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spacer.gif^ Livermore, CA | Paso Robles, CA | San Luis Obispo, CA | Santa Barbara, CA       >> Tasting Dispatches
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MARCH 2010: A Working Wine Weekend

zindavebar.jpgIt's been a little over four years since I first met Ted Plemons, one of the owners of Cass Winery. It didn't take long for us to become fast friends, partly because their wine is so good, but mostly because his passion for what he does is infectious. Once you meet him, he's impossible to forget. They (co-owner Steve Cass, winemaker Lood Kotze and Ted) are very serious about wine when it comes to what goes in their bottles, but once the cork comes out all bets are off. For the staff at Cass, they want you to remember your time spent at the winery as much as you enjoy their vino. We have so much fun visiting them, we've become part of the family, which is why they've begun putting us to work.

For the second year in a row we've gone up to help them for the Paso Robles Zinfandel Festival. With the influx of visitors to the city – all the hotels were fully-booked in December – the weekend is an all-hands-on-deck affair. So what do you do to get wine lovers to your winery when you don't make a Zin? Well, if you're Ted and Steve, you build an outdoor tasting bar and sell tacos – 2 for 5 dollars, first come, first serve. No one can resist carne asada, especially when you're wine tasting.

With the Grand Tasting now in the evening, wine lovers have ample time to hit the trail and make new friends. We know because the patio was full from noon to 5pm. While it certainly helps the bottom line for the wineries (more traffic = more sales), it also gives festival goers a lot of time to drink before the big tasting, which is probably not a good thing considering the a.b.v. of most zinfandels. Since we weren't straying from the property, the only drunks we'd likely encounter were ourselves. It's taken me years to realize that wine tasting before a wine tasting is a recipe for one major hangover. Maturity has its' advantages.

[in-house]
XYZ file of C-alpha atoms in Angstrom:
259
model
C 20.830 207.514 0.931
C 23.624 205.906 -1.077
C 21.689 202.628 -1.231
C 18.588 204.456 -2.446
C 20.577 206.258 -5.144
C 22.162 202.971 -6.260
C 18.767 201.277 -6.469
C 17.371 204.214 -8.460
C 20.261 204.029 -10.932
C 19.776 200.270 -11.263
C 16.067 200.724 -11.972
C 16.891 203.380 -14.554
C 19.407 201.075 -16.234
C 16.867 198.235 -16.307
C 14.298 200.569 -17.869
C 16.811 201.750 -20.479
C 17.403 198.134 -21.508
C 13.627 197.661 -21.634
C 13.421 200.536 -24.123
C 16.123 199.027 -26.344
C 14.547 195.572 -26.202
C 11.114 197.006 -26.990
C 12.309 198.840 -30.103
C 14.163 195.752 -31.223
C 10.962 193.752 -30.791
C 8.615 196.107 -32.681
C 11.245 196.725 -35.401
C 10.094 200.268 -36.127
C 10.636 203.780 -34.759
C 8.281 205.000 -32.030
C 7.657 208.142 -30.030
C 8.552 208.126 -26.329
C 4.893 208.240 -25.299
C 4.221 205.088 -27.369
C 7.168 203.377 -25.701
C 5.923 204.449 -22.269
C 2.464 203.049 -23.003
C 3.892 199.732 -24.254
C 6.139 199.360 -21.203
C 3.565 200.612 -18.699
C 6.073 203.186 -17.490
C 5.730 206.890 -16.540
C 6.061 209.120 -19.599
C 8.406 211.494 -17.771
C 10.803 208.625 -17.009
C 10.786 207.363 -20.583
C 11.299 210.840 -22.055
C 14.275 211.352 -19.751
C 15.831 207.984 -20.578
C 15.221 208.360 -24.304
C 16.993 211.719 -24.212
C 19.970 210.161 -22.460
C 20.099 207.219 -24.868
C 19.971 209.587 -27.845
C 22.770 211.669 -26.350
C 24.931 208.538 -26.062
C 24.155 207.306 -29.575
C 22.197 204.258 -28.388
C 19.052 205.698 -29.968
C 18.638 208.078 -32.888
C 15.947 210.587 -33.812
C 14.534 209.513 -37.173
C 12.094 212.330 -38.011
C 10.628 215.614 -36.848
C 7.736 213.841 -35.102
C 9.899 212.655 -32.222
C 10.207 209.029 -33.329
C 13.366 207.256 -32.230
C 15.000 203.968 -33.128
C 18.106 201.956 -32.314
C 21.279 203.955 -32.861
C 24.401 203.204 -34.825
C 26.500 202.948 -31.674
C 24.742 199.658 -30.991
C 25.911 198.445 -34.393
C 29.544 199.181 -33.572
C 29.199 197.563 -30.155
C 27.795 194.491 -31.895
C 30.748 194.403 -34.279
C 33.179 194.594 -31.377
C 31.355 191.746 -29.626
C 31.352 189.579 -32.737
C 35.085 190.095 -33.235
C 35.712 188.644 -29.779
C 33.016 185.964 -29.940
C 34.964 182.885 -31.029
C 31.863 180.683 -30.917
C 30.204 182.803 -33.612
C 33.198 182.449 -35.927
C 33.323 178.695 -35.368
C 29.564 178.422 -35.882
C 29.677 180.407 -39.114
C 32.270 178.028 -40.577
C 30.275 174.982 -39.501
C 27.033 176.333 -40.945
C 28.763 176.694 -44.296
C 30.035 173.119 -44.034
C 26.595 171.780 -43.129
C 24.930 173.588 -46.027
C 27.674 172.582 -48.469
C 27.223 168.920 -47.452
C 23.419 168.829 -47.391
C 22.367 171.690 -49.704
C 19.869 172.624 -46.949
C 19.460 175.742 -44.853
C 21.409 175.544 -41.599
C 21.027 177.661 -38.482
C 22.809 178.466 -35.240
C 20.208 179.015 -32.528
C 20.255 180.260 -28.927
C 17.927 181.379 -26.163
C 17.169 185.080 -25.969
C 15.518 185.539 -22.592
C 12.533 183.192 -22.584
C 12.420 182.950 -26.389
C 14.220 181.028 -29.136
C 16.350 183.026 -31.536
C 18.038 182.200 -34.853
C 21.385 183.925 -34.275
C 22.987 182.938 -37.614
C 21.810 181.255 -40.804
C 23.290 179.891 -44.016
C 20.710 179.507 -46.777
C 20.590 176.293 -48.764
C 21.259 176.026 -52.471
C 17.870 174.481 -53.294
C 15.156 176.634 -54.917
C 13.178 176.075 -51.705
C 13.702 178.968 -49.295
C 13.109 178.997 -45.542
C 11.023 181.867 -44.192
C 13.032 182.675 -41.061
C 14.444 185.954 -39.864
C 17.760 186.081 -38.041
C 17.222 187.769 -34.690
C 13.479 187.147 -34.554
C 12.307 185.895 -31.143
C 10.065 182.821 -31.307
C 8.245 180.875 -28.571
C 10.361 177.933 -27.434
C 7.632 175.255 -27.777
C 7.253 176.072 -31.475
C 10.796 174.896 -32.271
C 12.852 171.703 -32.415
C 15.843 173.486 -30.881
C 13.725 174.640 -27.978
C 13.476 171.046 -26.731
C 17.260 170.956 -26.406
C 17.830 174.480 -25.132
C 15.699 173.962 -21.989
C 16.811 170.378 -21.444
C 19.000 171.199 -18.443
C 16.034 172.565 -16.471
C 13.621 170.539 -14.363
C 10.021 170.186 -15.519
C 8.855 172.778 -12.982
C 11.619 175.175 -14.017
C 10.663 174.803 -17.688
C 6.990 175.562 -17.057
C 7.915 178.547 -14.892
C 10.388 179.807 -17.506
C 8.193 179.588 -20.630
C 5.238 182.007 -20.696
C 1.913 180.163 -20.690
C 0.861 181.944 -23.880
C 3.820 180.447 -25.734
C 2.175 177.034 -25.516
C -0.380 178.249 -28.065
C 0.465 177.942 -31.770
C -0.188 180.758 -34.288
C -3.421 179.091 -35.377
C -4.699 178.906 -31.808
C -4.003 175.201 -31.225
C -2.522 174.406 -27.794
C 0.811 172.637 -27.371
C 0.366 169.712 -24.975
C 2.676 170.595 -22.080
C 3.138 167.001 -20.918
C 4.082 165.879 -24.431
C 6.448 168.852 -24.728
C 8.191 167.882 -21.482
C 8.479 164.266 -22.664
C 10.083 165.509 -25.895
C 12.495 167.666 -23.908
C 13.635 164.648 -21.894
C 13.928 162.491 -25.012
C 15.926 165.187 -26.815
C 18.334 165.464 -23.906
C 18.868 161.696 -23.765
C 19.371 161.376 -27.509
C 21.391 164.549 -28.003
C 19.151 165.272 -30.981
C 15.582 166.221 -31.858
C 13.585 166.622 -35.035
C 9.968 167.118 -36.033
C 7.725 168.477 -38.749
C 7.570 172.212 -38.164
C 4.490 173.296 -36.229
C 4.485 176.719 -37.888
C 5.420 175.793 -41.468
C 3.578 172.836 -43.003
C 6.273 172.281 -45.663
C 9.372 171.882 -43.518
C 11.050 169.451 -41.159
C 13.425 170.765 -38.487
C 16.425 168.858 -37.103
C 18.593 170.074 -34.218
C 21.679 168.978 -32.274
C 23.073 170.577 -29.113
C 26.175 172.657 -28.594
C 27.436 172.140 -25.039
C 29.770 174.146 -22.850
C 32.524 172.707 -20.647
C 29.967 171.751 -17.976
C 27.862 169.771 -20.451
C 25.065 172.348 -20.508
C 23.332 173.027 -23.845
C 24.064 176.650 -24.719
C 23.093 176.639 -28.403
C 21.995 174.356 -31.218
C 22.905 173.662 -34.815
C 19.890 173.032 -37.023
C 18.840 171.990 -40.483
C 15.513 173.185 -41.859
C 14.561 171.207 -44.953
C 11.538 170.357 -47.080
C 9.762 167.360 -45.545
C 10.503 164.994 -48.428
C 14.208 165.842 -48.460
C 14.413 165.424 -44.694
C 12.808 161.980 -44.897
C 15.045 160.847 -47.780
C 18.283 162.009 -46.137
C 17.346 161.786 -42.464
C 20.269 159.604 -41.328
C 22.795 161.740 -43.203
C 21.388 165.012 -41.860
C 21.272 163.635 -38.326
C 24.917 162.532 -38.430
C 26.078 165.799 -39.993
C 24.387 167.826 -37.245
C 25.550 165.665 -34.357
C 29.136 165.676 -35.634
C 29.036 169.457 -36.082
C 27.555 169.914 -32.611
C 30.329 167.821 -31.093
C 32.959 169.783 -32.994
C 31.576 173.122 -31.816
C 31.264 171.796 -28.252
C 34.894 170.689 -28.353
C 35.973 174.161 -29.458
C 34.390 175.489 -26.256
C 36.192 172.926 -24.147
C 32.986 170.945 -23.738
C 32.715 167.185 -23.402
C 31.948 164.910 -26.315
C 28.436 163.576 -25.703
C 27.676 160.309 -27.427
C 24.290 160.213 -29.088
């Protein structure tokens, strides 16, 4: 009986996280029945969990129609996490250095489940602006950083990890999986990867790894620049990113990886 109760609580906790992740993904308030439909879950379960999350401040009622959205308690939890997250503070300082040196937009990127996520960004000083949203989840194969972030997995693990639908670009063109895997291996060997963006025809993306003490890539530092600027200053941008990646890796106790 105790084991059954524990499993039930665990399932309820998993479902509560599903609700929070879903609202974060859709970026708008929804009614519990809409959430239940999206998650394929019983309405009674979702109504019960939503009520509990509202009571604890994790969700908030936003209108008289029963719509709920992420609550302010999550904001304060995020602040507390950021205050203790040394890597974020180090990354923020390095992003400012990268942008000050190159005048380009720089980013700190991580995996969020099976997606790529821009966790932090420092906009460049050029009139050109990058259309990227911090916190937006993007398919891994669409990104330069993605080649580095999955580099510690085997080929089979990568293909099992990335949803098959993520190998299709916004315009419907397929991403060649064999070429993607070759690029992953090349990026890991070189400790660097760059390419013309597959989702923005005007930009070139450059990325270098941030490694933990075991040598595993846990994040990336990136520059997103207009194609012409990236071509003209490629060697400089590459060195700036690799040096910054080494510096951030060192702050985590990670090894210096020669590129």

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This year we got a bit lucky with the weather and enjoyed a lovely mid-70s, sunny day. Important, since we were going to be outside working the inaugural debut of Ted's Taco Bar. Tables were set up under the giant oak, the grill station was fired up and the outdoor tasting bar was ready for business. There's just something about drinking wine outdoors on the edge of the vineyard that helps the stress of life melt away. While it was a crazy seven hours, we met a bunch of new people, encountered more than a few old friends and drank our share of great wine. (When you're behind the bar it's called quality control.) It was so popular, we even ran out of tacos.

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There is a lot of high quality wine being made in California, which you'll discover if you head out on the trails and start drinking; however, the tasting room experience varies greatly and, in my opinion, is what ultimately makes or breaks a winery. Will you buy a wine you love even if the person behind the bar is indifferent or rude? If the price is right, sure. Will you go back again, join their club or recommend friends stop there on their next trip? Probably not. What's great about Paso Robles is the people. Most winery owners from this region take real pride in their product and are excited to share it with you. Almost anybody can make a delicious $30-$40 dollar wine, but whether you'd want to drink it with them is a different story. Trying to make the experience about more than what's in the bottle is no easy feat, yet it's what brings people back for more. We're living proof. We don't have to work for wine, Cass just makes it too much fun to resist.

Much thanks to Steve, Ted, Lisa, Alice, Lindsay, Erin, Jacob, Adam and the rest of the Cass crew for making us feel so welcome... time after time after time.

Expect us next year...

For more information: Cass Winery

Photos taken by Tom Lake, another sucker i.e. volunteer.


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